Customer Helpline
(UK) : 01436 820269

Shipping Rates
Valuation of Your Collection

You currently have no items in your basket

Choose a FREE print if you spend over £220!
See Choice of Free Prints

Join us on Facebook!


Buy with confidence and security!
Publishing historical art since 1985

Follow us on Twitter!

AMAZING VALUE SPECIAL OFFERS !

VIEW ALL OF OUR CURRENT SPECIAL OFFERS HERE!
 
Product Search        

Coup de Grace by Michael Rondot.


Coup de Grace by Michael Rondot.

30th January 1991. Day 14 of Operation Desert Storm, and ships of the Iraqi navy make a desperate dash for the northern waters of the Persian Gulf and sanctuary in Iranian waters. Only a few of them will make it through the gauntlet of Allied air-power lying in wait to attack any surface contacts.Already on fire amidships after being attacked by US Navy aircraft, this Polnocny C class landing ship has fallen prey to a pair of rocket and cannon-armed Jaguars only a few miles from the mouth of the Shatt-al-Arab waterway in southern Iraq. The Jaguars, led by Wing Commander Bill Pixton AFC, make a low pass to confirm the identity of the ship and turn away to position for their attack that will leave the Polnocny sinking, ablaze from end to end. Coup de Grace portrays the incident as it unfolds, capturing the moment when the Jaguar flight leader looks back over his shoulder at the burning ship and prepares to attack. The Jaguars will unleash four pods of CRV-7 rockets onto their target and then re-attack with 30mm cannon before returning to base at the end of a harrowing 3-hour mission. Heavily armed, and using Victor tankers to in-flight refuel, RAF Jaguars often flew combat air patrols over the northern Persian Gulf from their base at Al-Muharraq, Bahrain, during the first weeks of Operation Desert Storm. Their task was to seek and destroy Iraqi army and naval targets, or to locate and to suppress enemy AAA during rescue missions for downed Allied airmen. The results were invariably the same: the targets were hit, and the Jaguars, despite coming under fire, returned safely home.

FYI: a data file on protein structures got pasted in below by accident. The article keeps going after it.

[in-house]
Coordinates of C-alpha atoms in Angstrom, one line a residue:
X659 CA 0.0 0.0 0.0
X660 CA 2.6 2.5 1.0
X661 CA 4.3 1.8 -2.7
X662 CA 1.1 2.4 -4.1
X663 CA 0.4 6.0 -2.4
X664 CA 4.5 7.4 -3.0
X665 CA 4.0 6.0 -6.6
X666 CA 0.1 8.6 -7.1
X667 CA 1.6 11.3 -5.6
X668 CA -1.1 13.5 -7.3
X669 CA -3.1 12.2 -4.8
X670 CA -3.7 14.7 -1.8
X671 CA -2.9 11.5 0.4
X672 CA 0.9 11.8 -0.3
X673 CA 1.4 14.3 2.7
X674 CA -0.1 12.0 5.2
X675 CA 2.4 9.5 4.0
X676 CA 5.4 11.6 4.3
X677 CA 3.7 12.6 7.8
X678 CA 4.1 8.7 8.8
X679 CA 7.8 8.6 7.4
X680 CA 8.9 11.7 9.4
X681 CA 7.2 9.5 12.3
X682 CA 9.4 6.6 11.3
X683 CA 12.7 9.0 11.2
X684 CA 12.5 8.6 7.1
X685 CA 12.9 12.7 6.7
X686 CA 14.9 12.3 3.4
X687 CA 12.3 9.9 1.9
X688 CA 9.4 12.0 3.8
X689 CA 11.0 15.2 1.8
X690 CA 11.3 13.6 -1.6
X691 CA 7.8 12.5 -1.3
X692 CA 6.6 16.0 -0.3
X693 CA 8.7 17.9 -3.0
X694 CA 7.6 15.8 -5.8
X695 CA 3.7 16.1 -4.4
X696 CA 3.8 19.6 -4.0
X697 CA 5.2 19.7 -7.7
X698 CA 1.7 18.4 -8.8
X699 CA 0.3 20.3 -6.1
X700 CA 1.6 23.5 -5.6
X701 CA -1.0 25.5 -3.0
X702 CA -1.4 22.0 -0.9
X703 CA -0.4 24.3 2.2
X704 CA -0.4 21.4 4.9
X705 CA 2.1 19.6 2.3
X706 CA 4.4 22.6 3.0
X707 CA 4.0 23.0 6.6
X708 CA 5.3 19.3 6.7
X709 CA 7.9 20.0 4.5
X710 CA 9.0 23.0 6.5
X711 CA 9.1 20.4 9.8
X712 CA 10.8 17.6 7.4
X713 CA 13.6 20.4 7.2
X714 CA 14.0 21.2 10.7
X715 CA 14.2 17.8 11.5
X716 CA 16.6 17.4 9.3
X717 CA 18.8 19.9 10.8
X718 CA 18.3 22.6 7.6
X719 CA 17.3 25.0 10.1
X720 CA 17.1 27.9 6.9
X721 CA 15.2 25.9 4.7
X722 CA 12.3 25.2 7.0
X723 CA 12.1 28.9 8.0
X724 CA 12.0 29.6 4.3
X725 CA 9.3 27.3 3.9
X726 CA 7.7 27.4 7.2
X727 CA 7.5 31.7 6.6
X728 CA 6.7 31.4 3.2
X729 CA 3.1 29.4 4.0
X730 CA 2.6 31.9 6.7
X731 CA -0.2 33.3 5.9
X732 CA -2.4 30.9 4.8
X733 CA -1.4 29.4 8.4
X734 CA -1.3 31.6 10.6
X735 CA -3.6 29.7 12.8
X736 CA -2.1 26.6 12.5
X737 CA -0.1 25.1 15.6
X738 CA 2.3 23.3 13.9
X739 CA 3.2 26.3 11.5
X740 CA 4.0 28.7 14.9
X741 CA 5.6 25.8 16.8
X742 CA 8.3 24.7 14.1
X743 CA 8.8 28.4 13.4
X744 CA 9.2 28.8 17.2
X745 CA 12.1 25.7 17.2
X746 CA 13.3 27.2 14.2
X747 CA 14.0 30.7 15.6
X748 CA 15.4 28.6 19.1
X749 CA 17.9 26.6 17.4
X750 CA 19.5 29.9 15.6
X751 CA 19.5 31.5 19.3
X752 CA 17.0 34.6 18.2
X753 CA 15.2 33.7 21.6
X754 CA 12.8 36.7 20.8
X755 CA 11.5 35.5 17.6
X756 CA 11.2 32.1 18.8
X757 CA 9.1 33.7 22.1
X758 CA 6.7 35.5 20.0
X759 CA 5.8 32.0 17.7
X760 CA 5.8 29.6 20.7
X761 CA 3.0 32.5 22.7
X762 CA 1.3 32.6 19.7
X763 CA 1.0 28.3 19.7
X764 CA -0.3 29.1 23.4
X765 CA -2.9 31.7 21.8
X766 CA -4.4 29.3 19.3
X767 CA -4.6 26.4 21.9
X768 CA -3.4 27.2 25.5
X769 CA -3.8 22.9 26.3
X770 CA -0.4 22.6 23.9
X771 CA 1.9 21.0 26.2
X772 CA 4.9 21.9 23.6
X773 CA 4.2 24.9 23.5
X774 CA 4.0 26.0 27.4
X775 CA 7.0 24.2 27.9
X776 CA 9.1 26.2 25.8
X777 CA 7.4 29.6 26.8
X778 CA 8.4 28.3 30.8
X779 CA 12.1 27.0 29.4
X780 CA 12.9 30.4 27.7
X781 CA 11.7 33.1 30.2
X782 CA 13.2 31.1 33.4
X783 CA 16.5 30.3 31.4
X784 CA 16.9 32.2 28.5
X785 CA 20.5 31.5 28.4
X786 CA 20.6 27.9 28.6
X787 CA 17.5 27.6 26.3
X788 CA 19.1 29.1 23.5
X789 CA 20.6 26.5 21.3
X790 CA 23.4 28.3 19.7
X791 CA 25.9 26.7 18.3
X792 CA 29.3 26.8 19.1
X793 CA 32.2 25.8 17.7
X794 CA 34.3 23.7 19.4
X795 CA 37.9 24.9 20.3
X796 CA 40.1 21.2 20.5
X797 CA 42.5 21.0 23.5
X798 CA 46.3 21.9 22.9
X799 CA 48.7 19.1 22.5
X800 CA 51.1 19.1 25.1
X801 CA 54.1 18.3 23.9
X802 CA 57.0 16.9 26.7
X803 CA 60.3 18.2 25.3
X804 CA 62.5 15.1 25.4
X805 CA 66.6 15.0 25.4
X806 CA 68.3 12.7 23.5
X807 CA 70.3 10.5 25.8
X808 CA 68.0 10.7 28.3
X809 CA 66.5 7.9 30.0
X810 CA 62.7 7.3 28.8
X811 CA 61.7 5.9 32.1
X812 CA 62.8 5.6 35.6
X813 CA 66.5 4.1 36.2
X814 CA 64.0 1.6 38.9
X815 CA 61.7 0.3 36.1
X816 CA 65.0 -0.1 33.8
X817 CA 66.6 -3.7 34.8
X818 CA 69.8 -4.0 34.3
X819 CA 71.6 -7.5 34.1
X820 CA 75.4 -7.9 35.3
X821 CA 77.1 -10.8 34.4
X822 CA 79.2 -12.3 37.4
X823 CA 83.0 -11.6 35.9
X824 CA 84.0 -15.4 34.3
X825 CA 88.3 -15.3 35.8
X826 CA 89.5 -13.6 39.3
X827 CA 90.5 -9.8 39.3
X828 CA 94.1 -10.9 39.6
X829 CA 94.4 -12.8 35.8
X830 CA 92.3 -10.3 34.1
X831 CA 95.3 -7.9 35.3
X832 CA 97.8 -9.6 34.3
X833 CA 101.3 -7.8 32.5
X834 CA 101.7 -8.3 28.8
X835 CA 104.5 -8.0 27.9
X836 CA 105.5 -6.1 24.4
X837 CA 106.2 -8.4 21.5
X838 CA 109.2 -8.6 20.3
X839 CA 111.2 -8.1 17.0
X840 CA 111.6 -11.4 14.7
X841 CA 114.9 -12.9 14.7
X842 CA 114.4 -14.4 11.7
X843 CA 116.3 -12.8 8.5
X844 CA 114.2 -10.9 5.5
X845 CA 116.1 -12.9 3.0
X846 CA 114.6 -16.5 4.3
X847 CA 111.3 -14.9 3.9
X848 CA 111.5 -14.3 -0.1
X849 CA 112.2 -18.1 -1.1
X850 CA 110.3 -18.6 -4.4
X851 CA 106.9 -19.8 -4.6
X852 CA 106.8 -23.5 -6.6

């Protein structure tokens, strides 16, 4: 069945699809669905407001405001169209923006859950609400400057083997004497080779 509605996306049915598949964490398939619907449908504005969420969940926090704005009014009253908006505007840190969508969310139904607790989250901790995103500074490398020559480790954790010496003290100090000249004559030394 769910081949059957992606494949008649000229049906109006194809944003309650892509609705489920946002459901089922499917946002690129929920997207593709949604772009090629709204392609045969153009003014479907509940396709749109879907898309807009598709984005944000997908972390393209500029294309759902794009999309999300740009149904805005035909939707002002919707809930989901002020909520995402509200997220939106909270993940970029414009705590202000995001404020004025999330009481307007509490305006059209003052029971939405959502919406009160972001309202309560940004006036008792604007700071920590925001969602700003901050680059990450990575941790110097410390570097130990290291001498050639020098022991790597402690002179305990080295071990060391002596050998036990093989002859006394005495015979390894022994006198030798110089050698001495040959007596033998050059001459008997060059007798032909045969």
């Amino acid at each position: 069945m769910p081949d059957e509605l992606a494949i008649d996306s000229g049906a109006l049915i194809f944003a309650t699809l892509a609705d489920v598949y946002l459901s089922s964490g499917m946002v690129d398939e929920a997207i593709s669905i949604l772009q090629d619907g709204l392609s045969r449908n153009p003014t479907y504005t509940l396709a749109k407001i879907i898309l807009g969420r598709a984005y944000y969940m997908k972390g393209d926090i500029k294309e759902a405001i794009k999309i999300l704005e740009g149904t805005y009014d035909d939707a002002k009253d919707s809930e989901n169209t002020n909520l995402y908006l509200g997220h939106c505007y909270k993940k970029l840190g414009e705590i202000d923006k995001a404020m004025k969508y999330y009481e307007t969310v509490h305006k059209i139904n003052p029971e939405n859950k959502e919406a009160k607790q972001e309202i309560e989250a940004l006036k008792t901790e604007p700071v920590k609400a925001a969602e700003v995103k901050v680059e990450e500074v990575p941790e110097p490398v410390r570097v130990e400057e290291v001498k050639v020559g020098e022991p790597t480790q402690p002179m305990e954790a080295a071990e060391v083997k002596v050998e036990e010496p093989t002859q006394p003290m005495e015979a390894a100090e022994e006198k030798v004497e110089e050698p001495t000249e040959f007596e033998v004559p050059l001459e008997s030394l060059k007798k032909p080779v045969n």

Item Code : MR0012Coup de Grace by Michael Rondot. - This Edition
TYPEEDITION DETAILSSIZESIGNATURESOFFERSYOUR PRICEPURCHASING
PRINTSigned limited edition of 500 prints.

Paper size 25 inches x 19 inches (64cm x 48cm) Pixton, Bill
Tholen, Pete
+ Artist : Michael Rondot
£95.00

Quantity:
All prices on our website are displayed in British Pounds Sterling



Other editions of this item : Coup de Grace by Michael Rondot MR0012
TYPEEDITION DETAILSSIZESIGNATURESOFFERSYOUR PRICEPURCHASING
ARTIST
PROOF
Limited edition of 50 artist proofs. Paper size 25 inches x 19 inches (64cm x 48cm) Pixton, Bill
Tholen, Pete
+ Artist : Michael Rondot
£150.00VIEW EDITION...
General descriptions of types of editions :


Signatures on this item
*The value given for each signature has been calculated by us based on the historical significance and rarity of the signature. Values of many pilot signatures have risen in recent years and will likely continue to rise as they become more and more rare.
NameInfo
The signature of Flt Lt Pete Tholen

Flt Lt Pete Tholen
*Signature Value : £15

The signature of Wg Cdr Bill Pixton AFC

Wg Cdr Bill Pixton AFC
*Signature Value : £15

Commanding Officer of the RAF Gulf Jaguar Detachment.
The Aircraft :
NameInfo
Jaguar
Artist Details : Michael Rondot
Click here for a full list of all artwork by Michael Rondot